The Perfect Response to Social Media Crisis
The DiGiorno pizza brand was recently applauded by industry media for the way its team handled the aftermath of its #WhyIStayed social media screw up. Less remarked upon was the official apology issued by the parent brand, Nestle USA.
The community manager responded on Twitter to each and every person who complained or commented. Judging by positive responses on Twitter, this approach undid a lot of the damage. Then Nestle USA effectively closed the issue by weighing in as well with this message, which was then distributed by all the media weighing in on the fracas:
This tweet was a mistake, quickly realized as such and deleted seconds later.
Our community manager - and the entire DiGiorno team - is truly sorry. The tweet does not reflect our values and we've been personally responding to everyone who has engaged with us on social media.
Weighing in at the brand level, not just in tweets, was the right thing to do. While Nestle's response isn't quite perfect, it does embody a few best practices that I'd suggest all brands consider when making an official response.
1. Respond to the Issue Directly
Don't dance around it. Fans and customers respond much better to the "we blew it" approach than to the "we're sorry if you felt bad" approach. It's OK to explain what happened, but only after clearly acknowledging what went wrong.
2. Be Transparent and Forthcoming
Have you ever heard children try to explain why they misbehaved? That's how many brands sound to customers when they try to explain why they screwed up. Unless there are critical facts in error, don't start with the explanation, just apologize. Nestle's statement started with the explanation, it's true—but to its credit, the brand didn't ignore the issue, and dozens of apologies had already been made on Twitter. Own it, take responsibility, and take the appropriate next step.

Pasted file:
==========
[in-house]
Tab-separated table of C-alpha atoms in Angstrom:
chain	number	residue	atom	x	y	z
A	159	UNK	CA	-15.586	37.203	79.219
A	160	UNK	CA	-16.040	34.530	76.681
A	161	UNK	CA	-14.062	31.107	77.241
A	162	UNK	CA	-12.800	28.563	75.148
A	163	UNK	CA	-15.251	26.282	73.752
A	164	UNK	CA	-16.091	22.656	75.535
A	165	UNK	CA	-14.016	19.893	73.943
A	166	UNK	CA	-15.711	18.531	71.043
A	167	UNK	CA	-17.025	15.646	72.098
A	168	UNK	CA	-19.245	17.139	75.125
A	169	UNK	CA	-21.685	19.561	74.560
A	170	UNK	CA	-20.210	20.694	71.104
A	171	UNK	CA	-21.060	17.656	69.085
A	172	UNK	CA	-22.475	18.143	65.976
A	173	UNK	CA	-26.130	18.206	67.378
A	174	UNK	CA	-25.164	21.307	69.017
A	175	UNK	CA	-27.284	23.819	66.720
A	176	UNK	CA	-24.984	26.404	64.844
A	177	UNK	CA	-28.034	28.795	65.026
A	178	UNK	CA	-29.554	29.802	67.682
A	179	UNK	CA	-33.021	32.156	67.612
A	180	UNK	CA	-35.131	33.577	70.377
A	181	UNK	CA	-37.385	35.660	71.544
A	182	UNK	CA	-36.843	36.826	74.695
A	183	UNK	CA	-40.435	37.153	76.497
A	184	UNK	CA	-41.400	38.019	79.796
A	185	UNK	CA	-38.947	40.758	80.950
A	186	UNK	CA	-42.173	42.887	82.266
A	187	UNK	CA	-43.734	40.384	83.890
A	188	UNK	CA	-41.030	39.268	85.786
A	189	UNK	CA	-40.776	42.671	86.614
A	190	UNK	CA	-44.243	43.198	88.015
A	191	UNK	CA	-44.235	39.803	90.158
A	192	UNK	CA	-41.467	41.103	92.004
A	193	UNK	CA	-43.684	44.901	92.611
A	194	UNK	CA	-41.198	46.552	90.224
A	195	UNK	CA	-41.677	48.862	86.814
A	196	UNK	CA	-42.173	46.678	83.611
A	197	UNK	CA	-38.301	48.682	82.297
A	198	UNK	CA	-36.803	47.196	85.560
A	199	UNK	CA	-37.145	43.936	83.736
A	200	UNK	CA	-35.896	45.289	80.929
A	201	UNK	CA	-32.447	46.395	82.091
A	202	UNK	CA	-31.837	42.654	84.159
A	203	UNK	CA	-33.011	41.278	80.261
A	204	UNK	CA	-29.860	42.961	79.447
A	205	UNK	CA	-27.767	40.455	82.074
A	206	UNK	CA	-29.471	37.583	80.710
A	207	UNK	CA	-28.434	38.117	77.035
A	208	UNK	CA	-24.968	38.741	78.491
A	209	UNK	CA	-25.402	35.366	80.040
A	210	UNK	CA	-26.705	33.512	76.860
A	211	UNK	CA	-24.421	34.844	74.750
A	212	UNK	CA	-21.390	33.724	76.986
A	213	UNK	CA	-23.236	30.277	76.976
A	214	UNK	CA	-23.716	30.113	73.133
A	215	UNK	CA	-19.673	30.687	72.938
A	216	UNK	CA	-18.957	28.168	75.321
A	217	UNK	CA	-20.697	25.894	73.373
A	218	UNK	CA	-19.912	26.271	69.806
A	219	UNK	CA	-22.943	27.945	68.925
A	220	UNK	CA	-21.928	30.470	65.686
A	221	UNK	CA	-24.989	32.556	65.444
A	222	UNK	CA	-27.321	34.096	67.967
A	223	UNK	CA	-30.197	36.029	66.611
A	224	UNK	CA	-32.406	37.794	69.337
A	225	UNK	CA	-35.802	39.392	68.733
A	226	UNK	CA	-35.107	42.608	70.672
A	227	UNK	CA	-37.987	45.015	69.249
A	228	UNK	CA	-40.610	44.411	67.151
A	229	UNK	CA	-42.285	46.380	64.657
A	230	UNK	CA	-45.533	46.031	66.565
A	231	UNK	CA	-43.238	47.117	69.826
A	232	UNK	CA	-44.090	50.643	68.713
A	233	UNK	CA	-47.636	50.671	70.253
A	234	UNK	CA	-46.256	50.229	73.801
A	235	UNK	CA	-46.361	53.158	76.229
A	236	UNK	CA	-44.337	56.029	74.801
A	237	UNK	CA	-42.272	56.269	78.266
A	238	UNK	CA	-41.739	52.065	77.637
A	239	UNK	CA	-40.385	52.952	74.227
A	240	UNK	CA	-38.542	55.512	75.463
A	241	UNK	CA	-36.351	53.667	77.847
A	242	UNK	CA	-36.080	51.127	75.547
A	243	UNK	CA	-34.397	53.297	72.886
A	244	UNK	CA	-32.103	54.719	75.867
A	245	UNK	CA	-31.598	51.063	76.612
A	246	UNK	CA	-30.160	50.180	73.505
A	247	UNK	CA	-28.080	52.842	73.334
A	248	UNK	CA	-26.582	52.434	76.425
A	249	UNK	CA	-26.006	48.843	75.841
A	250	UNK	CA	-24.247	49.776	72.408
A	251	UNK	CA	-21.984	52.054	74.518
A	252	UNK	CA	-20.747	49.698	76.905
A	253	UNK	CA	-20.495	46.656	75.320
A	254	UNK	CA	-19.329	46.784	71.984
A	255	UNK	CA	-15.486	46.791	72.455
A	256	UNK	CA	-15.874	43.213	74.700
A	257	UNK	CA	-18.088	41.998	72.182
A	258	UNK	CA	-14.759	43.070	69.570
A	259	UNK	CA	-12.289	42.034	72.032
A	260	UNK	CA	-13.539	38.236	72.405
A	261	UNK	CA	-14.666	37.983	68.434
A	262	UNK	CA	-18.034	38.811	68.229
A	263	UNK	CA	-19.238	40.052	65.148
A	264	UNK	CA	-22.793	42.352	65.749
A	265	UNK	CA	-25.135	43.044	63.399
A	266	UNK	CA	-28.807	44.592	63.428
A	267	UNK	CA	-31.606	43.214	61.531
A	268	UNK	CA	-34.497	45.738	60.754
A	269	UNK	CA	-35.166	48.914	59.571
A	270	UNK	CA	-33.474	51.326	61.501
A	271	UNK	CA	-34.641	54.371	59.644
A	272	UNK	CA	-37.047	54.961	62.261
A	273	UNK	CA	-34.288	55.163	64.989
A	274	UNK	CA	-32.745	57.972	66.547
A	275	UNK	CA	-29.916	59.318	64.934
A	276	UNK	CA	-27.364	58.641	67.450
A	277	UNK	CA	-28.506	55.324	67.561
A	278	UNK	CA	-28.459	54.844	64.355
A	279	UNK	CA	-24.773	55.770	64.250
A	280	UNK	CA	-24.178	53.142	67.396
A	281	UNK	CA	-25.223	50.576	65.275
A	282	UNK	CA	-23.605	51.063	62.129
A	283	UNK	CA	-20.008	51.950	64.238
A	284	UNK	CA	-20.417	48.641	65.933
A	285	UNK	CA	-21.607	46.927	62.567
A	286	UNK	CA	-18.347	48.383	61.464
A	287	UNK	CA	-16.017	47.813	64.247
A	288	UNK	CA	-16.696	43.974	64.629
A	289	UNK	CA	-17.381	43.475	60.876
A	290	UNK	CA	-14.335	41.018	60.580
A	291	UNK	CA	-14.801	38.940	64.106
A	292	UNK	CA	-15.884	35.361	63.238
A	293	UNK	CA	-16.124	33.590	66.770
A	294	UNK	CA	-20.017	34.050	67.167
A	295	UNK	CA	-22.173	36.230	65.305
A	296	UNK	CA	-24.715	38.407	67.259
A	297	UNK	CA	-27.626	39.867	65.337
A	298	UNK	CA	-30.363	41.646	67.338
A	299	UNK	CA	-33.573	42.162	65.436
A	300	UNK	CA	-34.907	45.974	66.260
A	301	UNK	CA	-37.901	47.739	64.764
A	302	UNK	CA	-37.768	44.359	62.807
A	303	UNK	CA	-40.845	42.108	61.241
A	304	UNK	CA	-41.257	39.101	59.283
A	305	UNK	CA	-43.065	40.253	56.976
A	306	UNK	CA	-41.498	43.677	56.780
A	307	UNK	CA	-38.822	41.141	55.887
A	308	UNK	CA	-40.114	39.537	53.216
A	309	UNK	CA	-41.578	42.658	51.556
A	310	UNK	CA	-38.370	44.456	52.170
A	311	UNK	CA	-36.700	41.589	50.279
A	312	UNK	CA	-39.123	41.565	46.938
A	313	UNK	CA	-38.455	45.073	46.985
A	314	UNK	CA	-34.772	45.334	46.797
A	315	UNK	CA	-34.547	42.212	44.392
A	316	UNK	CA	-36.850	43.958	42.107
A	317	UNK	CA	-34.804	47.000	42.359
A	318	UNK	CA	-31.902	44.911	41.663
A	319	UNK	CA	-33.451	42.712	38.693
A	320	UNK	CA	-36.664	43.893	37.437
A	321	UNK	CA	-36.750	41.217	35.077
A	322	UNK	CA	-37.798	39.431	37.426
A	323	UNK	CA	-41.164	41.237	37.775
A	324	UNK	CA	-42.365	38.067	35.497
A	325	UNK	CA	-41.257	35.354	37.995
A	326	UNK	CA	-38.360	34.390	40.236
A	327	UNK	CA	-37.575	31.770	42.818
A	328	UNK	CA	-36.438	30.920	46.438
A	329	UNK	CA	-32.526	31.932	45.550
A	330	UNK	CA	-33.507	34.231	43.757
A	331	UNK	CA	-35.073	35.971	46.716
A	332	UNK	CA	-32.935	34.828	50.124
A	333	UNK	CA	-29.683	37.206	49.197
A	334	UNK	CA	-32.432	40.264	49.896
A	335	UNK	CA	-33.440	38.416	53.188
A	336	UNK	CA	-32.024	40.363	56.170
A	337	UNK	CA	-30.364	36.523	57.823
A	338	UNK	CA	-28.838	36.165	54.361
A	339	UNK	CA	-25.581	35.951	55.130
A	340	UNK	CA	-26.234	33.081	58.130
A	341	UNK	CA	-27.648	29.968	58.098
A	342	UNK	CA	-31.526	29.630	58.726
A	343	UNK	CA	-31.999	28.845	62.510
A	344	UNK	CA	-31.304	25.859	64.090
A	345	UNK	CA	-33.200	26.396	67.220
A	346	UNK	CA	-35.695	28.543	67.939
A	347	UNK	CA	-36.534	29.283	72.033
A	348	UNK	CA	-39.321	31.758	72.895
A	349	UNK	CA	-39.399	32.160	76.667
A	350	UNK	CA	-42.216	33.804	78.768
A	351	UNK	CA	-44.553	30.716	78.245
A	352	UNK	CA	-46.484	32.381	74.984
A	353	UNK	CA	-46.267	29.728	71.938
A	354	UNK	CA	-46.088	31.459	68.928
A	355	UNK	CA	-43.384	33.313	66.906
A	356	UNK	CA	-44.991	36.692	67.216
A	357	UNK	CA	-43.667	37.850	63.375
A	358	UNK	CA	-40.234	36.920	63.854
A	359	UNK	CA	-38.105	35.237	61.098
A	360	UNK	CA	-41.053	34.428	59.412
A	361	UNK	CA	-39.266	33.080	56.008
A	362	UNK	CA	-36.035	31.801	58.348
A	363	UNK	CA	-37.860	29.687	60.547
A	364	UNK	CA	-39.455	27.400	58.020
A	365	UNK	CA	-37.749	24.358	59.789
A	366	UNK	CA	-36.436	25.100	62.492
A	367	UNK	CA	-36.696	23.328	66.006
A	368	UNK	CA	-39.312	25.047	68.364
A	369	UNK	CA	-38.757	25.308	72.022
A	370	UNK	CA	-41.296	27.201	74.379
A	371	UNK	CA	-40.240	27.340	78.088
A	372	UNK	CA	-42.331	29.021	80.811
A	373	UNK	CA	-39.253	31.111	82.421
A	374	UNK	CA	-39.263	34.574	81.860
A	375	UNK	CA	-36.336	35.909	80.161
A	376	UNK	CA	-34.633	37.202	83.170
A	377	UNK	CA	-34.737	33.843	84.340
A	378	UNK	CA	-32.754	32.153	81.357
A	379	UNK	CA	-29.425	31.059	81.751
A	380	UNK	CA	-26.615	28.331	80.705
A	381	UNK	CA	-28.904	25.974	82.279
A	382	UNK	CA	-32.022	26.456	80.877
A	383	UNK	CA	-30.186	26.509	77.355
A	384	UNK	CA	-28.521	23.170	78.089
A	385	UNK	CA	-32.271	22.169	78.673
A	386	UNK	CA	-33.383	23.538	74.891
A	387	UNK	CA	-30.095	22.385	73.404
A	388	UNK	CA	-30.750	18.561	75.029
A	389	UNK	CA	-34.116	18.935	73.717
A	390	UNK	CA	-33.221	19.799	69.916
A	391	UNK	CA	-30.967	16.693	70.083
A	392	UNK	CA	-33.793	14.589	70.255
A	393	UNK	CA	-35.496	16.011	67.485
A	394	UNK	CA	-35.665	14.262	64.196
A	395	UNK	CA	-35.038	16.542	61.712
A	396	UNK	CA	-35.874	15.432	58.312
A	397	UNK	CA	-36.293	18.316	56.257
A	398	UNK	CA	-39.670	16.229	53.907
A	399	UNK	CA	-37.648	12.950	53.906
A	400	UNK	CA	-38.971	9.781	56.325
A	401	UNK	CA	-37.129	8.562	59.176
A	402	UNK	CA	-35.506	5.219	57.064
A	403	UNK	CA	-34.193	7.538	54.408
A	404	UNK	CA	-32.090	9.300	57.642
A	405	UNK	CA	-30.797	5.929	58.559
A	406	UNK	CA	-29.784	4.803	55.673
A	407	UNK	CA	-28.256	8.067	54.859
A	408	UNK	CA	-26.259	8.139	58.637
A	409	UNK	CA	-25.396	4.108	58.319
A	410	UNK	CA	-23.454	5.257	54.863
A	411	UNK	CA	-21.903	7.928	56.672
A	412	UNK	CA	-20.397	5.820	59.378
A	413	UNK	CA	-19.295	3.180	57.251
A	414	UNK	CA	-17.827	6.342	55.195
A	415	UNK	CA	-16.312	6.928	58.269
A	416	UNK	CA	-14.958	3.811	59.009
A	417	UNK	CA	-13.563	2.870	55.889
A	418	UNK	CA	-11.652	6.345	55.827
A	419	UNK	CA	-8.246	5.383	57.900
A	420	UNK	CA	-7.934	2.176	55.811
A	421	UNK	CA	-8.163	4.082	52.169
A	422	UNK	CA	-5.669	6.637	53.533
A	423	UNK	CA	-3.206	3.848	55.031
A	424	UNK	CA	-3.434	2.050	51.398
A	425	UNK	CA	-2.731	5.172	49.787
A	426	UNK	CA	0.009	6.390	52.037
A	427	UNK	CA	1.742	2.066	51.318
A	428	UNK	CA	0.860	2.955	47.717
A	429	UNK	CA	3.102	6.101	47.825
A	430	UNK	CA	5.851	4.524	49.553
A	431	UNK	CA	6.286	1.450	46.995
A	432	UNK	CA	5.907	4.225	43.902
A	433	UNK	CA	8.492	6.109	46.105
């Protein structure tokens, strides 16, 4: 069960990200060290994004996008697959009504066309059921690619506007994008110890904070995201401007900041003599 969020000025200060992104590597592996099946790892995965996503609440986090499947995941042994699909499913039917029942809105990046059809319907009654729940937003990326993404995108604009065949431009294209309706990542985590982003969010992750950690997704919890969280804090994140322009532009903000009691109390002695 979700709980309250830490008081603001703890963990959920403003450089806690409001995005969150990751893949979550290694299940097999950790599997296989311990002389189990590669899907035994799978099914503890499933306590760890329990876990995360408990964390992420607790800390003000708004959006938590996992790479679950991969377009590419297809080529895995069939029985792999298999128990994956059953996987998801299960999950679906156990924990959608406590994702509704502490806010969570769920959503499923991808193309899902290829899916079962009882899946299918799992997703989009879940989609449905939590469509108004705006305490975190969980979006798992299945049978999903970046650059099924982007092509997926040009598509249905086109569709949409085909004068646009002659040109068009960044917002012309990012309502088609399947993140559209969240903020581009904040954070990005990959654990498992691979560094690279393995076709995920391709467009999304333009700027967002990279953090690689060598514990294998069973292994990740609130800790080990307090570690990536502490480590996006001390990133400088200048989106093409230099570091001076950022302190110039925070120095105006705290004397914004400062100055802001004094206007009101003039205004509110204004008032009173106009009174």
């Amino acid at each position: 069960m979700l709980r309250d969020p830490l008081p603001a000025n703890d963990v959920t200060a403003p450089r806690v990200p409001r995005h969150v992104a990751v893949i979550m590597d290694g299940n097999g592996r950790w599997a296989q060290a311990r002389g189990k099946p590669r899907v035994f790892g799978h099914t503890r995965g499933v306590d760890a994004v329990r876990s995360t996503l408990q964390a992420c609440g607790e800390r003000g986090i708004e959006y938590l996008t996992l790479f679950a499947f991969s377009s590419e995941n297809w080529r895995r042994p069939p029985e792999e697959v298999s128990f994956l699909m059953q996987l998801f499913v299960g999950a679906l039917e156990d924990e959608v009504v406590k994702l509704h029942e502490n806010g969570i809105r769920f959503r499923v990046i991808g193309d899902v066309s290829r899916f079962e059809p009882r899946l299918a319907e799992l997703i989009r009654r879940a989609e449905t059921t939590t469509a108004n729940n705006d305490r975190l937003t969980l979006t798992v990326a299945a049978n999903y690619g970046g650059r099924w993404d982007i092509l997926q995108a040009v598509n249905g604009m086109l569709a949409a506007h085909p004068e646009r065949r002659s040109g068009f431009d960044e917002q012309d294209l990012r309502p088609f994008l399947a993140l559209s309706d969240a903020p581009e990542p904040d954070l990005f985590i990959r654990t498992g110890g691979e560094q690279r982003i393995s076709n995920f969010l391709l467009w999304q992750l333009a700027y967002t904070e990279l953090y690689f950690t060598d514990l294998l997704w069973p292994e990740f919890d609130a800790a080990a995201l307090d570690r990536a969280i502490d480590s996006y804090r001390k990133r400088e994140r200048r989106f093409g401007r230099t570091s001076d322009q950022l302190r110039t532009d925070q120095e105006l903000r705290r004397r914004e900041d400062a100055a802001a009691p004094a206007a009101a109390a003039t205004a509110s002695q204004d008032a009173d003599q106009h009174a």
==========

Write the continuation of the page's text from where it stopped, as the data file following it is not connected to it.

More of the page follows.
3. Be Humble
You (or whoever signs or speaks the apology) are not the all-powerful Oz in that moment, no matter how influential your brand. You are a human being standing in front of another human being to apologize—which is exactly how the person writing the DiGiorno tweets came across. Nestle's response is more formal "PR" style, yet it clearly and humbly conveys that real people are taking responsibility, and it specifies how.
4. Be Conversational, Not Robotic
Select a voice and tone for the responses that will ease tensions, not add to them. Don't sound robotic or overly corporate. Be human.
All of these best practices, of course, apply for direct responses in social. But they deserve special attention from PR and legal teams, which tend to adopt more formalized language in the attempt to manage risk and speak to all audiences. In a world where social is the primary means of communication with customers, any brand messaging needs to be scrutinized with that audience and medium in mind. Companies that seem to have two voices risk losing the most important thing of all—customers' trust.
Nestle exhibited one other best practice worth mentioning: It hasn't fired (at least not publicly) the otherwise successful Tweeter. Earlier this year, U.S. Airways set a similar precedent when it decided not to fire an employee who accidentally shared a pornographic link. "It was an honest mistake and it was done while capturing the tweet and flagging it as inappropriate, our standard procedure," as a company spokesman told CNN Money.
In both cases, the furor died down quickly because the brands successfully communicated that a human being had made a sloppy but unintentional—and very human—error. Customers understand that, and they'll like you even more by sticking by a loyal employee who otherwise has done a great job engaging customers in the social space.
Adapted from The CMO's Social Media Handbook: A Step-by-Step Guide for Leading Marketing Teams in the Social Media World, by Peter Friedman, CEO and Chairman of San Jose, Cal.-based social content marketing company LiveWorld. Reach him on Twitter @PeterFriedman.